The electoral arithmetic is clear that even if there were an increase in the Lib Dem vote akin to the projections of some of the current polls, the Lib Dems would remain the third party in the House of Commons and could only attain power by doing a deal with another party.
I have always maintained that the Lib Dem membership would not accept any kind of deal with the Conservatives, and I find further evidence of this in an interview given recently by a Lib Dem candidate in a crucial marginal.
A couple of months back, the NW6 blog carried this interview with Ed Fordham, the Lib Dem candidate in Hampstead and Kilburn:
There’s a great deal of speculation at the moment on what would happen in the event of a hung Parliament. On his hopes for his party at the coming election, with a wry smile, Ed acknowledges, “the only answer I’m probably supposed to give is a Lib Dem majority. But if no party has a majority, then there will be intensive negotiations based, I hope, on policy, as in Scotland, where the Lib Dems hammered out an agreement with the Scottish Labour Party.”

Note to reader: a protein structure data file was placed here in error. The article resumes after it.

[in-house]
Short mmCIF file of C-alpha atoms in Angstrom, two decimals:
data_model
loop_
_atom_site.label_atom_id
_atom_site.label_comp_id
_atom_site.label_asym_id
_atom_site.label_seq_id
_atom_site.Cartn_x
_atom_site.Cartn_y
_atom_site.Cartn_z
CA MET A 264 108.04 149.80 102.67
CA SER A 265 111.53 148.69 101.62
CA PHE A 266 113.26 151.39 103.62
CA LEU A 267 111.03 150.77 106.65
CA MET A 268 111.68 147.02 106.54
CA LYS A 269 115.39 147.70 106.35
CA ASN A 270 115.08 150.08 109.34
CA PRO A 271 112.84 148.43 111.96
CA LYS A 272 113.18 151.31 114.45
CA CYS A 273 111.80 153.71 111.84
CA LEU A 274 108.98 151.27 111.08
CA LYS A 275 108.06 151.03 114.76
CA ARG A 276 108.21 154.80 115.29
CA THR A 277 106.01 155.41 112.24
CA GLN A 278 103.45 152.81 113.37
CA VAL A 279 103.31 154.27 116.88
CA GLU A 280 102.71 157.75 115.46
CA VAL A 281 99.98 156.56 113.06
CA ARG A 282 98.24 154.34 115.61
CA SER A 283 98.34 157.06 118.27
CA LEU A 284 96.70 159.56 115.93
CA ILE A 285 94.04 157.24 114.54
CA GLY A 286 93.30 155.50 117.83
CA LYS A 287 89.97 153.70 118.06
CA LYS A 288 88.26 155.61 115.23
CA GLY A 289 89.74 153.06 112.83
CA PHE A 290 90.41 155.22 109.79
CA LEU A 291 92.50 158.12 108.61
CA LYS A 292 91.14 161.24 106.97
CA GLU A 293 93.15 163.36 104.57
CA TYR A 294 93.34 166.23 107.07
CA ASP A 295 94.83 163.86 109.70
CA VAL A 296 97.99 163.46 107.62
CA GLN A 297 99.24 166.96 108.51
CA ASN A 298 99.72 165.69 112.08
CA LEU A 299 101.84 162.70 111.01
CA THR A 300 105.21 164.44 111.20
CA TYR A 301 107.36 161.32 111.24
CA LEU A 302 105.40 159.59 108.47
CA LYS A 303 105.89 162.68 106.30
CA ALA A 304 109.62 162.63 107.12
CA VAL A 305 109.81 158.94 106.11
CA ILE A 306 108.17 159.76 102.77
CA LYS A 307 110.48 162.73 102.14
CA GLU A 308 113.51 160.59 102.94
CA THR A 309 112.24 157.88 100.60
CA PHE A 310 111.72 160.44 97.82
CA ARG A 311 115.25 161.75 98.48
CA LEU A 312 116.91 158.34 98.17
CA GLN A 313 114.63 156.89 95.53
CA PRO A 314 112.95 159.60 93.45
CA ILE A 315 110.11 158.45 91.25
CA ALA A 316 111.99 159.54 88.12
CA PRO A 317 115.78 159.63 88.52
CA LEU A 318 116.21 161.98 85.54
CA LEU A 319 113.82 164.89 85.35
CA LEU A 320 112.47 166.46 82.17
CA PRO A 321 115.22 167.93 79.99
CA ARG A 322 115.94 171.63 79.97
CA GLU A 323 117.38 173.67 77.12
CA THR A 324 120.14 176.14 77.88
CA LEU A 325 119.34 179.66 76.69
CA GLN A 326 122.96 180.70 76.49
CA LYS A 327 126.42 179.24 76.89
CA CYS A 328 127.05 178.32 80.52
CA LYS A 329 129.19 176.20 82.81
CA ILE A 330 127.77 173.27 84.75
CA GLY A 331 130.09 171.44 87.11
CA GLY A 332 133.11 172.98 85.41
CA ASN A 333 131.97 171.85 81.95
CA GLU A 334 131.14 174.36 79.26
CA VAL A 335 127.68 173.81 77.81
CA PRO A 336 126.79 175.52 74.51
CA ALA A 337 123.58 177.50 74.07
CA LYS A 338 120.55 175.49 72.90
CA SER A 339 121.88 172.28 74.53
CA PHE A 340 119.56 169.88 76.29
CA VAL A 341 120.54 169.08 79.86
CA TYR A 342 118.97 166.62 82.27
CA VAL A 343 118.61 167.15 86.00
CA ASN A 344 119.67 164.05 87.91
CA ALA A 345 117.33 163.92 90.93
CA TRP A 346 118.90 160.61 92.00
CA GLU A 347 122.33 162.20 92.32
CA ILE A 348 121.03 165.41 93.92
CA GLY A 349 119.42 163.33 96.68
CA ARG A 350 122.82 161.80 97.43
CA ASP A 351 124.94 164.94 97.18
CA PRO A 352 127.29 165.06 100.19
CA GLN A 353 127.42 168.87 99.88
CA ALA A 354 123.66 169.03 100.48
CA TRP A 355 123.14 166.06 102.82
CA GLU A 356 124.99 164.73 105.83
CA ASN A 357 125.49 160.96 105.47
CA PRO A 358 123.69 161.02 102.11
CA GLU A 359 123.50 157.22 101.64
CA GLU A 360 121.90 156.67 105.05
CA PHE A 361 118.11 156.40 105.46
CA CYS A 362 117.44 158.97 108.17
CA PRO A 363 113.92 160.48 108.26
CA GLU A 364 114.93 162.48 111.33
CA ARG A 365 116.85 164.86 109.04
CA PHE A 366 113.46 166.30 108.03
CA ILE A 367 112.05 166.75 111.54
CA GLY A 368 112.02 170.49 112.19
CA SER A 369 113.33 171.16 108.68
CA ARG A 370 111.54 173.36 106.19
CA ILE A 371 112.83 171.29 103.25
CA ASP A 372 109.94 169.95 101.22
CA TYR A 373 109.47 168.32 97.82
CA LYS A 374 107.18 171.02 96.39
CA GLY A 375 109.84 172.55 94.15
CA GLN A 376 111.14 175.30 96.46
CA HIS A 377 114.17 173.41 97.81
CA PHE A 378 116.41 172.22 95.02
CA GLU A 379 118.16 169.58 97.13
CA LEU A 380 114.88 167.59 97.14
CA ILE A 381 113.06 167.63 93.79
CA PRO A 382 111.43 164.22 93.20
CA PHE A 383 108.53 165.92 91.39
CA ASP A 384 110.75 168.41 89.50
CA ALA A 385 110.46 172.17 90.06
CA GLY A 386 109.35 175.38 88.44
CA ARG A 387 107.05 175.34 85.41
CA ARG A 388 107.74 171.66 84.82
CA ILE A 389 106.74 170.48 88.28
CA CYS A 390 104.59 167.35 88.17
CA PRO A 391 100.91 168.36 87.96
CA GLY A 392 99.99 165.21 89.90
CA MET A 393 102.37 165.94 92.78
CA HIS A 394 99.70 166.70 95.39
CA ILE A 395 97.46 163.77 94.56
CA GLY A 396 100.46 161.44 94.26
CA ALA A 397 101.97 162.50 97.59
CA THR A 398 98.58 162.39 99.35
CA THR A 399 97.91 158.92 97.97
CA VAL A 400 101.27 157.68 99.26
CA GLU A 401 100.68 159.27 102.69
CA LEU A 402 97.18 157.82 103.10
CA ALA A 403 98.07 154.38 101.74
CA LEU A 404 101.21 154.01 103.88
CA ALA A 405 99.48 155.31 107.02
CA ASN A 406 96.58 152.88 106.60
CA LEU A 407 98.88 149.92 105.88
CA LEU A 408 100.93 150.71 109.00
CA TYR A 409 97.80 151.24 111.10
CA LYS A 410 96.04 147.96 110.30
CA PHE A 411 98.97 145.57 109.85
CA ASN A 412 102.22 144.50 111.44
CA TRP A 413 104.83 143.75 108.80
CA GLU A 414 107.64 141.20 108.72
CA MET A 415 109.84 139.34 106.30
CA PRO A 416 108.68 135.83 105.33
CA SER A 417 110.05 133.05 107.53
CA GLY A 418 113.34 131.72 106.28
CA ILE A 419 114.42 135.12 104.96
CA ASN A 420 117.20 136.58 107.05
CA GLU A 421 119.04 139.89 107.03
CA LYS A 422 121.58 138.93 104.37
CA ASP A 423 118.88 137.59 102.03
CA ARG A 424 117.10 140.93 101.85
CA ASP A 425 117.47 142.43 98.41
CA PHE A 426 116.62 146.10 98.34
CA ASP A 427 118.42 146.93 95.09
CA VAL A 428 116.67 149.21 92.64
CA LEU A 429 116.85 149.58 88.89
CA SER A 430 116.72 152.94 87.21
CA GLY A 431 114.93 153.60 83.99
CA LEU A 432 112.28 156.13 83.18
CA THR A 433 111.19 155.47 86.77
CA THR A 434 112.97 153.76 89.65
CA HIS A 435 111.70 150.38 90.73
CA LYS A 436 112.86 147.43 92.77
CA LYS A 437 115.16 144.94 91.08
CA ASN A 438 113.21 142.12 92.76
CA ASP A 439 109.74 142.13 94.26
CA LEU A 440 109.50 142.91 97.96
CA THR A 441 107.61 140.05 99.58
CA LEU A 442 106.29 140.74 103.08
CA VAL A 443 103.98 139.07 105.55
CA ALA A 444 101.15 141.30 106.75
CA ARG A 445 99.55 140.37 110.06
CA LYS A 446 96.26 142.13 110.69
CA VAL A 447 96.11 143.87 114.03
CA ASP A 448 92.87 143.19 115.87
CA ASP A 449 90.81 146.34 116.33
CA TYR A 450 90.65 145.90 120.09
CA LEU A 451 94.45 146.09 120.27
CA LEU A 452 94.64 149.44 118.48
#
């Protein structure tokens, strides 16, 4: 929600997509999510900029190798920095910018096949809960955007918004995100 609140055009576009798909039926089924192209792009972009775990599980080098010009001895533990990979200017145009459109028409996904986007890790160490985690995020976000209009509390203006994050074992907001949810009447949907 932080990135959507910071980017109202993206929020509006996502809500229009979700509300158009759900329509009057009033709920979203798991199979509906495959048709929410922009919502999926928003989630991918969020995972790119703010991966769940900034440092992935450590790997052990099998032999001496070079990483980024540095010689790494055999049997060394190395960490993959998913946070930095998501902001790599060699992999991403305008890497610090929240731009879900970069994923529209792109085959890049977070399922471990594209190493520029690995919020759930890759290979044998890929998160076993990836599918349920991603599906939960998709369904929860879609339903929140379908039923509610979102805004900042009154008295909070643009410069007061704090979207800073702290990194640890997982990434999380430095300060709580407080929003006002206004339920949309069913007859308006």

But on a personal level, he makes it quite clear where he stands: “ABC – anyone but Conservatives.”
So there you have it. If you live in Hampstead and Kilburn and want Gordon Brown and Labour out of power, the only way to ensure that is to vote for Chris Philp, the Conservative candidate – as the Lib Dem candidate wants to do a deal with Labour and explicitly rules out supporting a minority Conservative administration in the event of a hung parliament.
And that message needs to be disseminated across the country as a whole, as David Cameron set out this morning: voting anything but Conservative risks allowing Gordon Brown to hold on to the reins of power. Voting Lib Dem is not a vote for change.